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Library of Congress

Military Quotes

You can always tell an old soldier by the inside of his holsters and cartridge boxes. The young men carry pistols and cartridges; the old ones, grub.

-- George Bernard Shaw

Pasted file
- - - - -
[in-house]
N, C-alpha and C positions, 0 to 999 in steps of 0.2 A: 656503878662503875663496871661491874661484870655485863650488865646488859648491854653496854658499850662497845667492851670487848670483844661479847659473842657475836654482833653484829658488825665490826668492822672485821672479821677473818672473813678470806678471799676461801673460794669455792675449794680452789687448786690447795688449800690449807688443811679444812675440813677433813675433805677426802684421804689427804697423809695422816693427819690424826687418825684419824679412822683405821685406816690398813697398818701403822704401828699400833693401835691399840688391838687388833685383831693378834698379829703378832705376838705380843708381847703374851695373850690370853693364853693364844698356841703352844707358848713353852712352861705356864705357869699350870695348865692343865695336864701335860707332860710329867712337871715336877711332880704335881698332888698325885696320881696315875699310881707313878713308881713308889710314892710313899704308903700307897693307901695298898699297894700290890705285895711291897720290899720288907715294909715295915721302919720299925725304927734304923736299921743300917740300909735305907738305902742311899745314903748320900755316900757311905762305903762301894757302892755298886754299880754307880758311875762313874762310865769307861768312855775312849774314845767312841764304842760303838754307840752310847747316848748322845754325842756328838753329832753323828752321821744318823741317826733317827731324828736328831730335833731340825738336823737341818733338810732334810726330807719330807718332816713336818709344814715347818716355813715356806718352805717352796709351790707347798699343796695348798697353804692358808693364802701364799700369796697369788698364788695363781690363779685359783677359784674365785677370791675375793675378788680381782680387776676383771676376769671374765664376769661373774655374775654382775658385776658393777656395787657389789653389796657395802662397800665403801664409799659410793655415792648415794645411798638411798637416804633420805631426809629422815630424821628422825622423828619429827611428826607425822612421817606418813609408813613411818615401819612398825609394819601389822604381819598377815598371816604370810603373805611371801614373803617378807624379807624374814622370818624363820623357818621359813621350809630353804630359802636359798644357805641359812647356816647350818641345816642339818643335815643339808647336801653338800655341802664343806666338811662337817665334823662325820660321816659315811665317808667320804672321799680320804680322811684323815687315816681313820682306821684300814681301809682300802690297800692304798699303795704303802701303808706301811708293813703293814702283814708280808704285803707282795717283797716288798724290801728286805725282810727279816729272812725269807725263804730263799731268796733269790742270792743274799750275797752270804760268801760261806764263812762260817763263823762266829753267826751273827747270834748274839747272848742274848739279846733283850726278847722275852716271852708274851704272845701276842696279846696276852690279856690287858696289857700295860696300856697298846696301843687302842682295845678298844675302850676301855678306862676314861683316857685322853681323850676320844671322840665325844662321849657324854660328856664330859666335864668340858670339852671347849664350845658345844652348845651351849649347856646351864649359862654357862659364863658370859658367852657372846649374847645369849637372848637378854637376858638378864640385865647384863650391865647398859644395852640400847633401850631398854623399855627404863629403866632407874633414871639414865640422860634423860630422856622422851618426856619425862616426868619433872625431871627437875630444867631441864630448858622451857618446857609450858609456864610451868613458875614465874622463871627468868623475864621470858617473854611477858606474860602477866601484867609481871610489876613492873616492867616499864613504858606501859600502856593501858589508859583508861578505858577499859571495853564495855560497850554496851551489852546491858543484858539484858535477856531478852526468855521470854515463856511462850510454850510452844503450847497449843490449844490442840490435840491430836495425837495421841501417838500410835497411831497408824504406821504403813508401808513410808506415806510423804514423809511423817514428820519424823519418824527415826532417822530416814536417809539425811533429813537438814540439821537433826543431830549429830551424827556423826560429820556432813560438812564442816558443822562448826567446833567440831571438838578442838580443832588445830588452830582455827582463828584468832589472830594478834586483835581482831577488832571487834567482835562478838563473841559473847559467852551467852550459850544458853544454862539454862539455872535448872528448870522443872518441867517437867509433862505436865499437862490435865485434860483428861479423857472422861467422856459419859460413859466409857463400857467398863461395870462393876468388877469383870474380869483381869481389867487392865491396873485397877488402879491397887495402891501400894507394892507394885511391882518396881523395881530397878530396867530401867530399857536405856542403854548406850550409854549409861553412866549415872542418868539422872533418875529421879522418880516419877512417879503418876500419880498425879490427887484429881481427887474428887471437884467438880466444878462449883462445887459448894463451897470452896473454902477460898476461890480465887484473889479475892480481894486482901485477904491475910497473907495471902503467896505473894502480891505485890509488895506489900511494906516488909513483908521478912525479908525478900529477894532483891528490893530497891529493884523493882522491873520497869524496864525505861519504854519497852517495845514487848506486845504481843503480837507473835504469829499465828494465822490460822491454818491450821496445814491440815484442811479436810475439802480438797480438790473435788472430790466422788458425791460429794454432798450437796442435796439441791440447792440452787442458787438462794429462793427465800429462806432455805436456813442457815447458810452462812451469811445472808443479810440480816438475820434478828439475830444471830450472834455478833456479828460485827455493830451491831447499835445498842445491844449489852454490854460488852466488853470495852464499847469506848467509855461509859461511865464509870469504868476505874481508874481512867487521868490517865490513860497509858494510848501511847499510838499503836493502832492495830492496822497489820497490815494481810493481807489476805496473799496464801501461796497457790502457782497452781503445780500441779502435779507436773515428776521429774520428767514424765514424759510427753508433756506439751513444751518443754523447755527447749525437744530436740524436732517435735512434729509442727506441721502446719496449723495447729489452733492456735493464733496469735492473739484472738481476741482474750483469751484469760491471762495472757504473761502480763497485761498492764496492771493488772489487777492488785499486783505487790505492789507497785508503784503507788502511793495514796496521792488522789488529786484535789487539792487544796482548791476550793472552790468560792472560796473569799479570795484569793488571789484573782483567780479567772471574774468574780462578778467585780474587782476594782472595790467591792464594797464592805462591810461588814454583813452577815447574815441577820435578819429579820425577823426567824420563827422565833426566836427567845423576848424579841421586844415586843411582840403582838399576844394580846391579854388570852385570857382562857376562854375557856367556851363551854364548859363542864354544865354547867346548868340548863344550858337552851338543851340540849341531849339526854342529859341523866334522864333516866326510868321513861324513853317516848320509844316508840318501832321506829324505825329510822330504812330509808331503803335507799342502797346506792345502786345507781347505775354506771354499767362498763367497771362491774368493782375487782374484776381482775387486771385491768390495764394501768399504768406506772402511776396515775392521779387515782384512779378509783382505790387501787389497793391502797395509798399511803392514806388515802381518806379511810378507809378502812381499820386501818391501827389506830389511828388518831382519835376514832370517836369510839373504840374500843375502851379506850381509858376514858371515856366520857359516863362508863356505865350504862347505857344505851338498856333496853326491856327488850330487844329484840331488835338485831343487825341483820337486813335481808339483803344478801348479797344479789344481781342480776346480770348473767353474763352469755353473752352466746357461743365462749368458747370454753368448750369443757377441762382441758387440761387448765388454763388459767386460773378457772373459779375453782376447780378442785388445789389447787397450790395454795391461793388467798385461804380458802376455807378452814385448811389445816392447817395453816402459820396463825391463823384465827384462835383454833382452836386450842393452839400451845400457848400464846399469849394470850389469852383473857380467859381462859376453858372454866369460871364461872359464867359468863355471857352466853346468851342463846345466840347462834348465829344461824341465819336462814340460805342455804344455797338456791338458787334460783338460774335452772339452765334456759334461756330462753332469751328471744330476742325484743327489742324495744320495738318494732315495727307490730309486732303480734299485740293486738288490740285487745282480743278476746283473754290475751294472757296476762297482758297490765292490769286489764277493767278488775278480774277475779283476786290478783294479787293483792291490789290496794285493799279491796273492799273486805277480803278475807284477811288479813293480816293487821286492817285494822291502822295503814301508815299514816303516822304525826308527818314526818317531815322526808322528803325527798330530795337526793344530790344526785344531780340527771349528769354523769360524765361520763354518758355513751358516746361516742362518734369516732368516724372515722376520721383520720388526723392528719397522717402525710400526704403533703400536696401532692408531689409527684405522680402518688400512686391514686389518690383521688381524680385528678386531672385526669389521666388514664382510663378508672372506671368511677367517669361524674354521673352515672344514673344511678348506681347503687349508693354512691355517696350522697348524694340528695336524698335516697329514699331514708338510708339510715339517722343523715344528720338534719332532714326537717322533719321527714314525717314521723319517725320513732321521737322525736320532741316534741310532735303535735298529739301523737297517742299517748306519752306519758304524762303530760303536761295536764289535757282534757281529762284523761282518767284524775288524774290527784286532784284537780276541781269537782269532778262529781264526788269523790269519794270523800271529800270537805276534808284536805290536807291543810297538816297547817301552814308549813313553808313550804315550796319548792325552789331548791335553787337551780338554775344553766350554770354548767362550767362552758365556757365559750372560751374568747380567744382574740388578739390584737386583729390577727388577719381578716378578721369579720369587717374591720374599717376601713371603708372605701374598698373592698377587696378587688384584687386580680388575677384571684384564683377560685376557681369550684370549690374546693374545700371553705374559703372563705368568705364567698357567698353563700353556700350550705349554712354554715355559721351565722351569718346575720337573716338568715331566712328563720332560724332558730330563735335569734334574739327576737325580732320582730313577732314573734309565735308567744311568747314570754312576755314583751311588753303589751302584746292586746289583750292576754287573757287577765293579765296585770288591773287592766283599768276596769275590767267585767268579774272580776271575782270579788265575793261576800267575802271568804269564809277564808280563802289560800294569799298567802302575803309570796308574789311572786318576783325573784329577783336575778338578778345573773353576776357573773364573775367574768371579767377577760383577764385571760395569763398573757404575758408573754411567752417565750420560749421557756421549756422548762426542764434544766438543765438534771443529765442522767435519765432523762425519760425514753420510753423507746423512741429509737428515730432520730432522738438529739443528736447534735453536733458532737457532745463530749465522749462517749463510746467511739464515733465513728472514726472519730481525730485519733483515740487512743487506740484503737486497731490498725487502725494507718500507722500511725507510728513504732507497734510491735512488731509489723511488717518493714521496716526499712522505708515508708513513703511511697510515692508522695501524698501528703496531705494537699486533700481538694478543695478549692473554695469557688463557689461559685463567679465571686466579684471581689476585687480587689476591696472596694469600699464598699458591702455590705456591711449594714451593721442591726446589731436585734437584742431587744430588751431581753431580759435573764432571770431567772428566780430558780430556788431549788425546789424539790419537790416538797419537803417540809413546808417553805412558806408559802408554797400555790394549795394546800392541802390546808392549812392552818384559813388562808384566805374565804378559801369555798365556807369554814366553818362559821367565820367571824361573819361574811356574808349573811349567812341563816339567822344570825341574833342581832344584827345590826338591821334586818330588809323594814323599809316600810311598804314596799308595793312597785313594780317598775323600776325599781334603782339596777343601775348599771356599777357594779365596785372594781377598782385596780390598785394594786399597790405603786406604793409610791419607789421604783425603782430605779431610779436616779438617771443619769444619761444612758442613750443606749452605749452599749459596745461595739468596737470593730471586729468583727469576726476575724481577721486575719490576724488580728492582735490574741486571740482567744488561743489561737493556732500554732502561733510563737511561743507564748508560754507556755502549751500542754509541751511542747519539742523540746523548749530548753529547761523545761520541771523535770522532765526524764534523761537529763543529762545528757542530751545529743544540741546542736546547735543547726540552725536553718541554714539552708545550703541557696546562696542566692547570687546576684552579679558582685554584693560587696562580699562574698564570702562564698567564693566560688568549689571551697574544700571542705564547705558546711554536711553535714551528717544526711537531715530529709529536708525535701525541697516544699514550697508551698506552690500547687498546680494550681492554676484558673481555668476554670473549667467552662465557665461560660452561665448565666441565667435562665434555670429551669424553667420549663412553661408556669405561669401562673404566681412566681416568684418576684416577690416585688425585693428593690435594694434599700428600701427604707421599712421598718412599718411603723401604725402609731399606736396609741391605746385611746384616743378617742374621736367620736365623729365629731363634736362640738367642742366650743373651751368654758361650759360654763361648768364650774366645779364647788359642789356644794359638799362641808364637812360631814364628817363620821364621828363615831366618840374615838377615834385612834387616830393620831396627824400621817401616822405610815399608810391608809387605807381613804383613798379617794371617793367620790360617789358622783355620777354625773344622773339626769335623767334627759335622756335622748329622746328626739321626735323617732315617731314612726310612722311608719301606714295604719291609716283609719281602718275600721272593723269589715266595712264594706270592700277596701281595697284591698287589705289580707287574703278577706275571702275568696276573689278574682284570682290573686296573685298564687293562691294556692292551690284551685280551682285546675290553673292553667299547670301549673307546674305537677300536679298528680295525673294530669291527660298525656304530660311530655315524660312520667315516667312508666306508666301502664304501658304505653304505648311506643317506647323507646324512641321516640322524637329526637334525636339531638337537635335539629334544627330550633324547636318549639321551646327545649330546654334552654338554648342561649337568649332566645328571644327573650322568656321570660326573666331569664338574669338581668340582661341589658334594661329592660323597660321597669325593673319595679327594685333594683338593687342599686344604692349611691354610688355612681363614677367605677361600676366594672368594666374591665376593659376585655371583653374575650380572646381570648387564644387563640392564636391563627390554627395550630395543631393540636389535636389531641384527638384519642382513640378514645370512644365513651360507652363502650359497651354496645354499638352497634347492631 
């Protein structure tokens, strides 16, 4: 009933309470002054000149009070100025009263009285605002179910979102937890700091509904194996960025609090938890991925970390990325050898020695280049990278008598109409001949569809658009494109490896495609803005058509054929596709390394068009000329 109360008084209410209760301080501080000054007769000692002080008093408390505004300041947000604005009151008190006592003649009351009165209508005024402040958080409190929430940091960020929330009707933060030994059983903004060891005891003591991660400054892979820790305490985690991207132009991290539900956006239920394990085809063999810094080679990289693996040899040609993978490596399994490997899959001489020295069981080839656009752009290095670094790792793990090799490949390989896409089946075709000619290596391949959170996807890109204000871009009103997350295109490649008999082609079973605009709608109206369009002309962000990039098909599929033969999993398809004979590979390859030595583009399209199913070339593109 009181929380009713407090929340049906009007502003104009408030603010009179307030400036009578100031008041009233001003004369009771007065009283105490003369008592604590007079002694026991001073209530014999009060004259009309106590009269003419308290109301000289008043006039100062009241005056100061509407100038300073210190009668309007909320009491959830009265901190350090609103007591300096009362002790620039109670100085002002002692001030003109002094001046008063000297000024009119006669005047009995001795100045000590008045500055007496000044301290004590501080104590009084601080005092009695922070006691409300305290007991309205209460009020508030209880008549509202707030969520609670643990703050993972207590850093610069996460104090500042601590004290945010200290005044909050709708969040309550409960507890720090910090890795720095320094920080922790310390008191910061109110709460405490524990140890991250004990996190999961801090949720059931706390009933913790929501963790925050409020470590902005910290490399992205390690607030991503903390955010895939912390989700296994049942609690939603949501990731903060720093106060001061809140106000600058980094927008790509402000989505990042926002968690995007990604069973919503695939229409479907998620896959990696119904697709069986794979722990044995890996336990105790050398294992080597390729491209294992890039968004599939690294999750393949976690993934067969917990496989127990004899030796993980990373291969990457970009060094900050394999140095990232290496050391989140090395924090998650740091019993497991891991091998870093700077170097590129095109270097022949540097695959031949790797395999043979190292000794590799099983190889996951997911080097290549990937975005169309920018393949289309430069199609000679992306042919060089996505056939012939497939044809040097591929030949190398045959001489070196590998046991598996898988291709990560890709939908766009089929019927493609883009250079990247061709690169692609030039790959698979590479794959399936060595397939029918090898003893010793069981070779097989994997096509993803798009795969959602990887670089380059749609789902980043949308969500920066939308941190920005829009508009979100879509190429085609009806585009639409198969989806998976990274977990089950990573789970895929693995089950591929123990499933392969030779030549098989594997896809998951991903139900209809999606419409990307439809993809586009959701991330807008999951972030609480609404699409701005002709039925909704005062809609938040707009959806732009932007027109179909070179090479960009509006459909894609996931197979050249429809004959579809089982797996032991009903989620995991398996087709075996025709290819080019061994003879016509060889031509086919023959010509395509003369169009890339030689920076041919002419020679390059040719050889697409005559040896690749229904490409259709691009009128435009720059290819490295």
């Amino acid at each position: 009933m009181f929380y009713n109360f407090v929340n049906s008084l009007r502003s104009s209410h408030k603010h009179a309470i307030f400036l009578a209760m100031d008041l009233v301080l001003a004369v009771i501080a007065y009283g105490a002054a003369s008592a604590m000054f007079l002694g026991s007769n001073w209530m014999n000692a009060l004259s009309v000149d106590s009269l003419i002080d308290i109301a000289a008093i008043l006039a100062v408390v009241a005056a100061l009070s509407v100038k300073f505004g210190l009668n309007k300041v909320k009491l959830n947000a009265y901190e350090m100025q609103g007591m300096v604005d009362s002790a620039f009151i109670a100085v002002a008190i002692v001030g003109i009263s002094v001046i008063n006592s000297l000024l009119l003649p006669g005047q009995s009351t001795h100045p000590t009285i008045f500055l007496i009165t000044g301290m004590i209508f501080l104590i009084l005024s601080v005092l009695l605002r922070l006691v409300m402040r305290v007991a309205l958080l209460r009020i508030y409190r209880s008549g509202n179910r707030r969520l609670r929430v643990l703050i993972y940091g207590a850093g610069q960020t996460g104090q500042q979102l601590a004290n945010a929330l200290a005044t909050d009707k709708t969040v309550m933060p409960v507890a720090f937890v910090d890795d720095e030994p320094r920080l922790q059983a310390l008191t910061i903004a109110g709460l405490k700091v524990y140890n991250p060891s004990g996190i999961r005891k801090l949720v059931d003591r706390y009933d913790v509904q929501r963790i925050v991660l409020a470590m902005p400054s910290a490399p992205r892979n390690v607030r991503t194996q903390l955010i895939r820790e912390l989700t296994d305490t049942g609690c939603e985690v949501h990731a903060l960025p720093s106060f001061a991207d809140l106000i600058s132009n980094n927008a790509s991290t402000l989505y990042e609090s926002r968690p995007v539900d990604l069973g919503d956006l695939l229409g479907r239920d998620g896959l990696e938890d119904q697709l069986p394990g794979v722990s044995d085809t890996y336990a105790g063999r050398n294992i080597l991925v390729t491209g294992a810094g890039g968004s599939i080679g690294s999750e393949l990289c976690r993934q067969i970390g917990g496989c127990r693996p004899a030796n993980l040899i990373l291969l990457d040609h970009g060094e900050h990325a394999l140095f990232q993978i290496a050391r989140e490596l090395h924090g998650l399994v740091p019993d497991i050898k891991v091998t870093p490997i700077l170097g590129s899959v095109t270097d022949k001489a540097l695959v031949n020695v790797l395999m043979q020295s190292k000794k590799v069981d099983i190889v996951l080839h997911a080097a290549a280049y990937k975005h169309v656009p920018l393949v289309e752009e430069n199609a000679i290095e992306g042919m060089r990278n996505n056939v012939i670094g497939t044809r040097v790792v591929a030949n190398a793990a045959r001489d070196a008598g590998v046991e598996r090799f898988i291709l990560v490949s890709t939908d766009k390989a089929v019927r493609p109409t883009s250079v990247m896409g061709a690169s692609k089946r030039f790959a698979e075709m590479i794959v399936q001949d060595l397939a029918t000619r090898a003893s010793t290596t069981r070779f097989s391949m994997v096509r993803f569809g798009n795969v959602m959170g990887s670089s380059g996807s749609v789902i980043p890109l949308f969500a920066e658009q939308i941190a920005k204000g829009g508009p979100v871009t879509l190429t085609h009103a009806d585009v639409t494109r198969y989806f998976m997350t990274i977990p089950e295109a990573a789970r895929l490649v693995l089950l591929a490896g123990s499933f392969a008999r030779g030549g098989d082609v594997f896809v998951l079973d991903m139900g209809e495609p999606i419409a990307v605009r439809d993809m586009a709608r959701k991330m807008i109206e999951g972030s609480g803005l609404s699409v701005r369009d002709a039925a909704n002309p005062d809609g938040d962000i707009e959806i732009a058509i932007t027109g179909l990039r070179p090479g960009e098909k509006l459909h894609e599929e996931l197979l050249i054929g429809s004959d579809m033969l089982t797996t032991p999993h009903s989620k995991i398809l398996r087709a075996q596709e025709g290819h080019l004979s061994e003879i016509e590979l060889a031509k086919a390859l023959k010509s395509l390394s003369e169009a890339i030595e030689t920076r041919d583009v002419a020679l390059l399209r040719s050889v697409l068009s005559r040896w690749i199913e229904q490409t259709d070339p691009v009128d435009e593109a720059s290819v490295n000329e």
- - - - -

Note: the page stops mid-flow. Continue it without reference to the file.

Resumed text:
World War INEW ZEALAND, or Aoteâ-roa (The Long White Cloud), as it was called by the ancient Maori inhabitants, that fertile, beautiful country, lying in its loneliness in the Pacific Ocean some twelve hundred miles from huge Continental Australia, did not hesitate, after the outbreak of war, to take up its share of the Empire's burdens, and by August 29th, 1914, the Samoan Expeditionary Force, consisting entirely of New Zealand troops, had captured Samoa, the crown of Germany's possessions in the Southern Pacific.